During June, I was able to spend three weeks volunteering in Greece with the charity Happy Caravan, which runs a school near the city of Lamia and Thermopylae for refugee families who have been placed in the nearby camp. As children make up half of the camp’s population, the school is an understandably important resource for both the children and their parents, providing a sense of structure and familiarity, as well as being a place to relax and engage with other children. It was because of this focus on providing an access to basic education for those who have been displaced by conflict that I chose to work with Happy Caravan, as while researching the charity I was struck by their dedication to cultivating positivity and hope in a situation and setting that often seems hopeless.
As the UNHCR reported in 2016 that the Syrian refugee crisis now constitutes the greatest humanitarian crisis – with the highest displacement of people – since World War Two, I feel that spending a proportion of the summer in an environment where I witnessed first-hand the experiences of refugees ultimately helped me to better understand the crisis on an immediate and human level.
Refugees in the camp are entirely reliant on the support provided by the onsite NGOs: Happy Caravan and UNHRC. Before I arrived in Lamia, I was worried about how seeing the reality of life in a refugee camp might impact me emotionally – although I knew that this camp was located in an abandoned hotel rather than tents and emergency shelters, I was still conscious that the only real impressions of refugee camps were those I’d seen on the news, such as in Calais. The reality was both what I was expecting and entirely not: while there was tension, the children were, first and foremost, children. They loved learning, they loved playing, and they loved not always doing what they were told. Often the older ones knew exactly what they wanted to do with their futures – I spent a lot of my time around aspiring doctors, hairdressers, break-dancers, and lawyers! – and it was inspiring to see how determined they were to follow the English language classes provided by Happy Caravan.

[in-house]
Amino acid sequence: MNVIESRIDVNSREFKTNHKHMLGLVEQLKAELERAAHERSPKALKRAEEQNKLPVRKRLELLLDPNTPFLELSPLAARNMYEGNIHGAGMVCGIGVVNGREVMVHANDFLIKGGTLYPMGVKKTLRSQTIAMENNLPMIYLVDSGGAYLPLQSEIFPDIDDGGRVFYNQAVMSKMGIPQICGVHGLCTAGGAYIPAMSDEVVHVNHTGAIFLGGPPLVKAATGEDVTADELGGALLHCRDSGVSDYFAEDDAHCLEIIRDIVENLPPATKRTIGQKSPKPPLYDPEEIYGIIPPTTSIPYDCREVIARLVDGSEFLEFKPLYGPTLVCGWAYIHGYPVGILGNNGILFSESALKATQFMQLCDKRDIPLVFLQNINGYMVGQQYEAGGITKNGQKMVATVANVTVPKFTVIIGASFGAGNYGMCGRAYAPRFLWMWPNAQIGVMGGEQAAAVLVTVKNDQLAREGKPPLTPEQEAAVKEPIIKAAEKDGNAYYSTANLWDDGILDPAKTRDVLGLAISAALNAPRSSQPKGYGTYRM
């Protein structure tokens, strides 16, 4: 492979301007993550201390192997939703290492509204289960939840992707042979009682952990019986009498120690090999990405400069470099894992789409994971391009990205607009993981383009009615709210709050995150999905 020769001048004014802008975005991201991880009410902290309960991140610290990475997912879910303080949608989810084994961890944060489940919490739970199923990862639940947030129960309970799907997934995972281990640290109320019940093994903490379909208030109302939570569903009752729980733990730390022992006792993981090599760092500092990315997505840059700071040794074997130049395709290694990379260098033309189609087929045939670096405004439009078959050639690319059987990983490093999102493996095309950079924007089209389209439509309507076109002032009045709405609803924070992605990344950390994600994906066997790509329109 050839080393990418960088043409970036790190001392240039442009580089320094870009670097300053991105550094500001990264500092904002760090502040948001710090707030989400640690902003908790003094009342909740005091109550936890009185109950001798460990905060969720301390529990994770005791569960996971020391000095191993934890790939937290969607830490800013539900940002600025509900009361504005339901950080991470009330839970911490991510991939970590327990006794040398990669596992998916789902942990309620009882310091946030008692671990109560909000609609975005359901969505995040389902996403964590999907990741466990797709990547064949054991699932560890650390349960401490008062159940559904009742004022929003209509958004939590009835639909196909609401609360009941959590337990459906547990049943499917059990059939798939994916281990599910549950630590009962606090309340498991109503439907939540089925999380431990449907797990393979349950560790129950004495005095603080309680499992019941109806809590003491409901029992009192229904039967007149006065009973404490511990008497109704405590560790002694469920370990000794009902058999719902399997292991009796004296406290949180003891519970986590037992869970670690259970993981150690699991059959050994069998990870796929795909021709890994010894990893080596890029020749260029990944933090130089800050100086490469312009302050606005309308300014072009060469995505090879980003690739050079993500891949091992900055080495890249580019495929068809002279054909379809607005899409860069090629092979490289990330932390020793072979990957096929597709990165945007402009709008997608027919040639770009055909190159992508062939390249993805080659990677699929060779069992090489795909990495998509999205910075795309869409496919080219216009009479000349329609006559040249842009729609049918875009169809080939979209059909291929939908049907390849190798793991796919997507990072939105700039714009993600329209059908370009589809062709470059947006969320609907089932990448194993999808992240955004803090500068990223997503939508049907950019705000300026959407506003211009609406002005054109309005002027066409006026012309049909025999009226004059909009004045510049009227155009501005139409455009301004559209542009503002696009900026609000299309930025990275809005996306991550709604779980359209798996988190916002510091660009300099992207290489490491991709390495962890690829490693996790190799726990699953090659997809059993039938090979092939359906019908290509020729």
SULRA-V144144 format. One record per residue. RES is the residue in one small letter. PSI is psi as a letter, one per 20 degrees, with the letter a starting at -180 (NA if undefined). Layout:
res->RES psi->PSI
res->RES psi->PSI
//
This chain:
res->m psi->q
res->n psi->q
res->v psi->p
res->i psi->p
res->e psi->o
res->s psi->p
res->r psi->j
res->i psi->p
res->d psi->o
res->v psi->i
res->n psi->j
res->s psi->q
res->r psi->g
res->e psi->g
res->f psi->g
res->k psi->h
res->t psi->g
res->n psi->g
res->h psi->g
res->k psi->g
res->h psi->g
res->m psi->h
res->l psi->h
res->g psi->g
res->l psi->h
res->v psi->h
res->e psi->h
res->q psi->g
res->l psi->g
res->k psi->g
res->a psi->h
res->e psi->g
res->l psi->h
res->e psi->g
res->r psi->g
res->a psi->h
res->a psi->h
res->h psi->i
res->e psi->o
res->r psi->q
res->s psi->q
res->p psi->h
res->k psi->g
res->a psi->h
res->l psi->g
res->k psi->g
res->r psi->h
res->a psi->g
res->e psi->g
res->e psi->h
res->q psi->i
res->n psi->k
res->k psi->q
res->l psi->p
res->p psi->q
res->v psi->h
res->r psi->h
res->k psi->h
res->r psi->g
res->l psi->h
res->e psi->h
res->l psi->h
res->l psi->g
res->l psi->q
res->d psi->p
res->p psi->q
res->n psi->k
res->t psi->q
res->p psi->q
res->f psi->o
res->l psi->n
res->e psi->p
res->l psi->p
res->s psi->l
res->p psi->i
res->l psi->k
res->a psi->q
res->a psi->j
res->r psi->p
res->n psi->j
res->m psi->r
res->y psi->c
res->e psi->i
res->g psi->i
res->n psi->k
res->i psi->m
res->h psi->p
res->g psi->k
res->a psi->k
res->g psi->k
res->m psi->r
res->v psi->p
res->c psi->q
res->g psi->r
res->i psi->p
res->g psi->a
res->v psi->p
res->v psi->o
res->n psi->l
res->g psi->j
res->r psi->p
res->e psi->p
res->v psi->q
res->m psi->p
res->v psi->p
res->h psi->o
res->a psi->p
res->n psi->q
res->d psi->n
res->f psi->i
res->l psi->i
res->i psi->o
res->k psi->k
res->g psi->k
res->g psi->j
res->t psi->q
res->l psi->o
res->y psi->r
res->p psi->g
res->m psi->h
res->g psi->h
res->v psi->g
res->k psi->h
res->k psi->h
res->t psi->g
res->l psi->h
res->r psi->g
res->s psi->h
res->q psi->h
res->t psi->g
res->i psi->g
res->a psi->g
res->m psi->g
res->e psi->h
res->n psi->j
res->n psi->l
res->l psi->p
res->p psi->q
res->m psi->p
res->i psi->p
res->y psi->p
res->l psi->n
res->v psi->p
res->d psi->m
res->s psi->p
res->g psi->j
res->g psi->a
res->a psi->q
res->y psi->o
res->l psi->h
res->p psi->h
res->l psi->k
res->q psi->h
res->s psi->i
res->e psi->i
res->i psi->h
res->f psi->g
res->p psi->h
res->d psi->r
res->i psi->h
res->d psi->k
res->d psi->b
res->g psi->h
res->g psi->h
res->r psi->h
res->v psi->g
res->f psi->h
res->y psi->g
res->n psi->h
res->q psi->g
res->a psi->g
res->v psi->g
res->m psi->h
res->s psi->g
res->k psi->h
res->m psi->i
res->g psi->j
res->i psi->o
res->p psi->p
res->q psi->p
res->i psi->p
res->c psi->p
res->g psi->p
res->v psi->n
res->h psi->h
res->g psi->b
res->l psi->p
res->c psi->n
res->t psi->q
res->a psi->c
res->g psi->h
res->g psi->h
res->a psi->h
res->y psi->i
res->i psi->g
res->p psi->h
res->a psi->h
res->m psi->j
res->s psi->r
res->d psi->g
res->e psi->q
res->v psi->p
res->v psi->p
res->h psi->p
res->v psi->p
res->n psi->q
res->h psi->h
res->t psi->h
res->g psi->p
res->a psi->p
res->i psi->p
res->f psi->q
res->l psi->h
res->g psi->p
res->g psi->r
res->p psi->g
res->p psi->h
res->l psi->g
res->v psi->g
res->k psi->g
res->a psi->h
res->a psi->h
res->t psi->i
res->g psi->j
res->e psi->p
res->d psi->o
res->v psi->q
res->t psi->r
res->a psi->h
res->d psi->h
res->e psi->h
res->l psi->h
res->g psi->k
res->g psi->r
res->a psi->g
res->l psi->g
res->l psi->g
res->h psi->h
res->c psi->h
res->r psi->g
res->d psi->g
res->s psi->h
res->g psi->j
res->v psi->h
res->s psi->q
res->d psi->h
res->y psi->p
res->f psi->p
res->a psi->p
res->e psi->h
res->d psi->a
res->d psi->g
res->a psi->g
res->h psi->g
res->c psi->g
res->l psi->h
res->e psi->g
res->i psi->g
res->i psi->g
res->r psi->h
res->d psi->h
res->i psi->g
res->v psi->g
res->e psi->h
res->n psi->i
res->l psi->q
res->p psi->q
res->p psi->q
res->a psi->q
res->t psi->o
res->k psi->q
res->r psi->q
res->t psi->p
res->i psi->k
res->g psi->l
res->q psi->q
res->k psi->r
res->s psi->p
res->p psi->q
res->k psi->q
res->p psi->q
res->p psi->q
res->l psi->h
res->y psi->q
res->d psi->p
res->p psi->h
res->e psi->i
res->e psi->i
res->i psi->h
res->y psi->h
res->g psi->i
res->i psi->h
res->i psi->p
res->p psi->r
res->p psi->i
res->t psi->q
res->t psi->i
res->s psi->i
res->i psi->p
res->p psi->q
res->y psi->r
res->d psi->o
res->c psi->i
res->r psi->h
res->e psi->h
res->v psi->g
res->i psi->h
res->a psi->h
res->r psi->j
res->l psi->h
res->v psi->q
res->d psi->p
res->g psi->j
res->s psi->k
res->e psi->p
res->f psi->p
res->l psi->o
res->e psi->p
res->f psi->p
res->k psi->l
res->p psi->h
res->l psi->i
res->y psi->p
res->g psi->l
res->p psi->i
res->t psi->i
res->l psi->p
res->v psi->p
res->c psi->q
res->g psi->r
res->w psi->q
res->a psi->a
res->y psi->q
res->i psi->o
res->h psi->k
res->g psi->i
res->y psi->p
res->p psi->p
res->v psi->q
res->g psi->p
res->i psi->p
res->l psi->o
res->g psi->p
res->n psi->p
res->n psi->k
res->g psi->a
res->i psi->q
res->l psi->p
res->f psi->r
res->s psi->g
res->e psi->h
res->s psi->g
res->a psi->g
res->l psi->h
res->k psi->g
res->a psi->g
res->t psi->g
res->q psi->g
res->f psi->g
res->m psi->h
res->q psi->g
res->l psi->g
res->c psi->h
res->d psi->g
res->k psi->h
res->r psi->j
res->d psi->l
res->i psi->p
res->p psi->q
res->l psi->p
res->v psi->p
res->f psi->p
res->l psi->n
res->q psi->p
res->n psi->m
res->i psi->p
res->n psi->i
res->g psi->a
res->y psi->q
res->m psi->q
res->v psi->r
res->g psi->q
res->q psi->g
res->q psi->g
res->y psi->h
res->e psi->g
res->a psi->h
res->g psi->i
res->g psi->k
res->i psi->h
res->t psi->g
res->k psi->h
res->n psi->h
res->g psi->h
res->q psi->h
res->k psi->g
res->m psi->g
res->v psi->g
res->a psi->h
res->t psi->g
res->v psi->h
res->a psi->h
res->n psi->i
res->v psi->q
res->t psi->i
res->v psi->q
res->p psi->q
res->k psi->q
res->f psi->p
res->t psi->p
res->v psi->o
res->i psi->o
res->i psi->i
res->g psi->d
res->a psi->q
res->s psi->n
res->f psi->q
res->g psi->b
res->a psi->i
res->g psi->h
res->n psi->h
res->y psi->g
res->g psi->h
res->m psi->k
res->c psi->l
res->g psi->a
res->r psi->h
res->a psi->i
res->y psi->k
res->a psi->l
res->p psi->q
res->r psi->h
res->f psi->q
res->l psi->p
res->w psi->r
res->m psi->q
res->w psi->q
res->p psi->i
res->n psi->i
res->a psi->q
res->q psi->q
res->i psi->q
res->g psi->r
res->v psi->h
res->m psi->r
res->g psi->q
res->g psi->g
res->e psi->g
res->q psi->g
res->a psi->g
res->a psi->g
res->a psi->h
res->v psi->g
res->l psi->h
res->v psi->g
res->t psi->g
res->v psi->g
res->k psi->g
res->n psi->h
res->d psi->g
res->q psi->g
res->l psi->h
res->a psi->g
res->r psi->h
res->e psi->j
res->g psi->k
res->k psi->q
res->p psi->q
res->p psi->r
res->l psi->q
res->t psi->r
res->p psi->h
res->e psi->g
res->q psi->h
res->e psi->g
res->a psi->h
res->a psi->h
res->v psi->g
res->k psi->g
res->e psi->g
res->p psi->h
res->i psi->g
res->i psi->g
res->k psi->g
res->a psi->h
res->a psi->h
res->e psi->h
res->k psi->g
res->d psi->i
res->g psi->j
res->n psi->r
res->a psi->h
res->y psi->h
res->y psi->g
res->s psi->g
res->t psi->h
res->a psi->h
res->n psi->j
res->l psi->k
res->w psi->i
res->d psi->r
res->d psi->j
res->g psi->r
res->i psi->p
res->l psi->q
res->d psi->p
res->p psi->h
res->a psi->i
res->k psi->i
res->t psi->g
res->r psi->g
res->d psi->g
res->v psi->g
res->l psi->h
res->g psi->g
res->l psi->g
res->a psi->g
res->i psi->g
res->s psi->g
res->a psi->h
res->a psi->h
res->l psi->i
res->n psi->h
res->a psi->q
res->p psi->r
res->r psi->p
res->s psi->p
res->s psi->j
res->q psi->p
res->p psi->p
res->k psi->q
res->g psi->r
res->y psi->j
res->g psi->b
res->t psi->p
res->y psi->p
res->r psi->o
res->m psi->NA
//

Despite this, their situation in Greece seems to revolve around a “lottery of luck”: some of the children come and go within the space of a couple of months, while others have found themselves in a limbo that may have already lasted two or three years, with their parents still waiting to hear approval from the Greek government as their friends move on to Germany or other European countries.
I am thankful to the Principal’s Go Abroad Fund for giving me the opportunity to volunteer with Happy Caravan, as this experience has greatly motivated me, and I am now eagerly looking to the future in the hope that I can continue to volunteer with refugee-focused NGOs.
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